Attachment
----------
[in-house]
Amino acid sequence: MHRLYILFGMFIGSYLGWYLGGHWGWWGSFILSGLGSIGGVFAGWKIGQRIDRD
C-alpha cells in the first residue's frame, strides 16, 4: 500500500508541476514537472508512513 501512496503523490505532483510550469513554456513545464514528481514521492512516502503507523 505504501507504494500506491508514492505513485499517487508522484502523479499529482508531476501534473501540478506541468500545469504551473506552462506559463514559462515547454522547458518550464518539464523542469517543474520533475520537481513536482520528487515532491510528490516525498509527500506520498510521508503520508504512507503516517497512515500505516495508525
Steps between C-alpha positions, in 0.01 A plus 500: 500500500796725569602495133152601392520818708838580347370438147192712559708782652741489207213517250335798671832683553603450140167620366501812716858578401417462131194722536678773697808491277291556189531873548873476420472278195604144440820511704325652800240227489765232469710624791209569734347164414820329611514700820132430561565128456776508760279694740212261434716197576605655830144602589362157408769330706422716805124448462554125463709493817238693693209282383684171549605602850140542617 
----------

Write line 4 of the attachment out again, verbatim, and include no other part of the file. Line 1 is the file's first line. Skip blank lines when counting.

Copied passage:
Steps between C-alpha positions, in 0.01 A plus 500: 500500500796725569602495133152601392520818708838580347370438147192712559708782652741489207213517250335798671832683553603450140167620366501812716858578401417462131194722536678773697808491277291556189531873548873476420472278195604144440820511704325652800240227489765232469710624791209569734347164414820329611514700820132430561565128456776508760279694740212261434716197576605655830144602589362157408769330706422716805124448462554125463709493817238693693209282383684171549605602850140542617 